and democracy has no chance without women equal.


Five things you might not know

  1. Crowd scientists (there is such a profession) stated the Women’s March in Washington had 3 times more people than Trump’s inauguration.
  2. Ashley Judd at the Women’s March said, “They ain’t for grabbing … they are for new generations of nasty women.”
  3. In 1868, Susan B. Anthony advocated for an eight-hour work day and equal pay for equal work and yet, today, 149 years later, women are still earning just 80 cents for every dollar men earn.
  4. Jean-Jacques Rousseau should have said, “Women are born free and everywhere they are in chains.”
  5. According to Forbes, Trump is worth $3.7 billion, a fraction of what women could raise to fund a sustainable political movement.

(5 minute read)

Man is born free and everywhere he is in chains. – Jean-Jacques Rousseau.

Jean-Jacques Rousseau‘s book The Social Contract, published 255 years ago (1762), set out the theory “that only the people, who are sovereign, have that all-powerful right” – and he included women.[1] And yet, even a man of such vision, intellect, principles and morals was quoted as saying, “Man is born free and everywhere he is in chains.” No mention of women – a typical 18th century male perspective. Unfortunately, today, it is still relevant to say, “Women are born free and everywhere they are in chains.” And you can quote me on that.

Rousseau was part of the Enlightenment, along with other luminaries (Voltaire, David Hume, Adam Smith, Marquis de Condorcet and Immanuel Kant), and their vision of the future of humankind was that it would not simply be commercial progress but also an age of reason that advanced the ideals of morality, liberty, tolerance and equality. Boy did they get that wrong. Or at least they were a little short-sighted (by a couple of centuries). Because today we continue to fall far short of any moral core, principled character or leadership wisdom that truly understands the deep, inherent value in the equality of women.

How many years and how many marches does it take for over half the world’s population to get male leaders’ attention, to reach their heart and soul? Of course, it may be that the problem lies in the selfish genes of men, not their heart and soul. And if that’s true then it will take much longer for men to begin to understand, and change, their genetically bias-wired minds (see earlier blogs: Is the gender gap an evolutionary problem? and Men Should Go To Mars, Women Should Lead Earth). For the last 150 years most men have failed to acknowledge women’s equality, watching as a rising tide of women’s strengths lifted all boats, while men stood by leaving women anchored in bigotry and ignorance.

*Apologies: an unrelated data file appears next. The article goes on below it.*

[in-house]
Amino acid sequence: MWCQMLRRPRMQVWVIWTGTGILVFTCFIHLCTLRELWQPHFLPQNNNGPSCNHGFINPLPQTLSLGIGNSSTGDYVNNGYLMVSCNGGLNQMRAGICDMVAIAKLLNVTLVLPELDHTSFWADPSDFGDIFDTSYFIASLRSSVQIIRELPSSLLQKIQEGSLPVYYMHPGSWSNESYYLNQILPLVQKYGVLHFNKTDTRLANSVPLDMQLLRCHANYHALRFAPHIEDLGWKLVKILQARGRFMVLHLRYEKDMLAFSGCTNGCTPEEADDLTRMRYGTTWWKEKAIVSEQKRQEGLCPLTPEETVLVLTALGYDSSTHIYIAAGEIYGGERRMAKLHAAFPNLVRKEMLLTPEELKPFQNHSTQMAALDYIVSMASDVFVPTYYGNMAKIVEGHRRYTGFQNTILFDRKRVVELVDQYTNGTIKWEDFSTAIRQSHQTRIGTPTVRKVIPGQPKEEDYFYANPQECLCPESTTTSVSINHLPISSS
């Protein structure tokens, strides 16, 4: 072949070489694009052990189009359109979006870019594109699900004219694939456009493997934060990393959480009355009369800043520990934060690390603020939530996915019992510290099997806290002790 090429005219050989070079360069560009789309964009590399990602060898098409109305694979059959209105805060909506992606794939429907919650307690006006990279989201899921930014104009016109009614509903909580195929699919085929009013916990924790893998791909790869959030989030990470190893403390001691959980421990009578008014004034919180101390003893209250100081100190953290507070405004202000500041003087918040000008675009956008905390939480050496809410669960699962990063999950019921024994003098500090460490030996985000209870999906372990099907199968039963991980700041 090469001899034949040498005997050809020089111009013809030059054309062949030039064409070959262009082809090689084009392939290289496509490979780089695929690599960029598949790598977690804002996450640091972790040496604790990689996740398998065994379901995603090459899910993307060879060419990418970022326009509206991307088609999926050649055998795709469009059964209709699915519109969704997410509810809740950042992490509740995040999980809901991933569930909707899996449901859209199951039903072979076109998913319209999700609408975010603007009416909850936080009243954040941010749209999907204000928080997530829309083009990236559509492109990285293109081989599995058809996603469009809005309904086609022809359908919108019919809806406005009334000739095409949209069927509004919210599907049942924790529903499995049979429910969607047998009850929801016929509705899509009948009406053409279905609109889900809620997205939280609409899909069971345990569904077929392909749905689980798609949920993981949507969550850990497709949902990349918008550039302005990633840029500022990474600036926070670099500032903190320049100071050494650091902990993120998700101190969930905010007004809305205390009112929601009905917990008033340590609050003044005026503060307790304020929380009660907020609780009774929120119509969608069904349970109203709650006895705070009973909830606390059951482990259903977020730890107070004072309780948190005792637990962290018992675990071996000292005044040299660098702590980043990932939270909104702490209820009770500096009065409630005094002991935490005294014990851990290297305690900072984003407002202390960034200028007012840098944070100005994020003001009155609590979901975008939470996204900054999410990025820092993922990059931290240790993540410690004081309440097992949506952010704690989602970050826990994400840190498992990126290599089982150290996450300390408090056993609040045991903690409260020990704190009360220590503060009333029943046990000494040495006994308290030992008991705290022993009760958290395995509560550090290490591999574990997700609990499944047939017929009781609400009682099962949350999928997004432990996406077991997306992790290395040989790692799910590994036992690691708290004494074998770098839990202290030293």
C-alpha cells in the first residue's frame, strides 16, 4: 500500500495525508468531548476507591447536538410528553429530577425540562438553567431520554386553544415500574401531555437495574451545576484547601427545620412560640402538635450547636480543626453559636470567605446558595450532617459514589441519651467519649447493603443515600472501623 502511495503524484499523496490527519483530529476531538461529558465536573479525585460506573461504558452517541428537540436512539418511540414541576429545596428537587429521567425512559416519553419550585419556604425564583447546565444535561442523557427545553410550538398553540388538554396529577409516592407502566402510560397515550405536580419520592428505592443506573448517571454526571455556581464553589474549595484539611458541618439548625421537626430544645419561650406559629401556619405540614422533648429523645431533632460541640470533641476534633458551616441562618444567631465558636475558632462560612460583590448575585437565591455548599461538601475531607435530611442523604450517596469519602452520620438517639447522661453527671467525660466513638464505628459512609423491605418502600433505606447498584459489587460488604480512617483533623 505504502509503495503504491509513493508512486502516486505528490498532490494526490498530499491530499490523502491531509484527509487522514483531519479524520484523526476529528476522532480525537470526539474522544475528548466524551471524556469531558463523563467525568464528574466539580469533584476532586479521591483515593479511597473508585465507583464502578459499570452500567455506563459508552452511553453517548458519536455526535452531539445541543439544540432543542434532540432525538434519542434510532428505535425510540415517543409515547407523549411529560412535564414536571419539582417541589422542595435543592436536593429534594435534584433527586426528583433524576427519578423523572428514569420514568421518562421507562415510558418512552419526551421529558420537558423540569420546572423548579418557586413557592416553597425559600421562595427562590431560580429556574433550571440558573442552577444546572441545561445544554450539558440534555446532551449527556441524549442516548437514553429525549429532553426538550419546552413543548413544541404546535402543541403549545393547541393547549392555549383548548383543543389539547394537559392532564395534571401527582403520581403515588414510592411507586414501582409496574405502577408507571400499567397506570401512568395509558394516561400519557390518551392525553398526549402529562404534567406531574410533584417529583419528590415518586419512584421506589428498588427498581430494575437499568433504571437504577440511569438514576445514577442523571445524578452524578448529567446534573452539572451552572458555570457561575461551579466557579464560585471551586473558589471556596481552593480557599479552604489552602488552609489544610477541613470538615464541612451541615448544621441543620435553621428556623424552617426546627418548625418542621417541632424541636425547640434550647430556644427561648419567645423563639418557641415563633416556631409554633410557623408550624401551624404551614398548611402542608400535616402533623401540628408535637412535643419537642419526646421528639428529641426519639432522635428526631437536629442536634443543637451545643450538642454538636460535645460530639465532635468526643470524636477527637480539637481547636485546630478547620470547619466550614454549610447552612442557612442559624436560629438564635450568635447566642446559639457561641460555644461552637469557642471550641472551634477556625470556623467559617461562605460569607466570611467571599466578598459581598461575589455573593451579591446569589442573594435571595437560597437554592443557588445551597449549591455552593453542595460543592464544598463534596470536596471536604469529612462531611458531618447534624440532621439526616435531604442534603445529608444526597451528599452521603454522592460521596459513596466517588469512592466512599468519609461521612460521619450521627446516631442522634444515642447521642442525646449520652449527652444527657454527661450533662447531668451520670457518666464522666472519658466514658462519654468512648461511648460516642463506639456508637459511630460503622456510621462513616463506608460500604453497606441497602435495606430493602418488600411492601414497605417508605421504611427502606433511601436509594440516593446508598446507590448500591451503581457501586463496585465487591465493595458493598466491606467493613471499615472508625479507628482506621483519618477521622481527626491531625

“Men their rights, and nothing more; women, their rights, and nothing less.” – Susan B. Anthony.

Actress Ashley Judd performs during the Women’s March on Washington, Saturday, Jan. 21, 2017 in Washington. (AP Photo/Jose Luis Magana)

March on and on and on …

Susan B. Anthony, born in 1820 in Rochester, New York, dedicated her life to women’s rights and it wasn’t until 14 years after her death (1906) that American women achieved suffrage (1920). Her newspaper The Revolution, first published in 1868, advocated an eight-hour work day and equal pay for equal work. Today, we’re still not there with women earning just 80 cents for every dollar men earn. And 149 years later women are still marching for equal rights. It is up to female leaders and people like Ashley Judd, and millions of other women, to change how too many men, for far too long, have ignored the potential of women. At the Women’s March, Ashley Judd made a valiant effort to get their attention when she poetically proclaimed, “They ain’t for grabbing … they are for new generations of nasty women.”

“I’m 17 — Fear Me!” – sign at Women’s March.

Every male leader over the last century-and-a-half needs to shoulder some of the responsibility for not forming a stronger, more prosperous, creative, innovative – did I mention equal – coalition with women. Men, working in full and equal concert with women, could have built a better world and further advanced the human condition, not just economically and technologically, but morally, ethically and certainly more peacefully. But they didn’t. Our human potential, and what Bruce Fritch calls human brilliance, cannot be achieved without women having equal rights, equal voice, equal power and equal positions of leadership.

But as history has shown, it will take more than just another march, even if, on January 21, 2017 there were more than 600 marches worldwide and more than a million participants. Women have marched and protested throughout the 20th century and most men have proven to be slow learners. Frightened adversaries, unwilling and unable to relinquish power and position.

“Our arms are tired from holding these signs since the 1920s.” – marcher Aili Shaw, age 14.

  • 1913: A suffrage parade on the eve of President Wilson’s inauguration.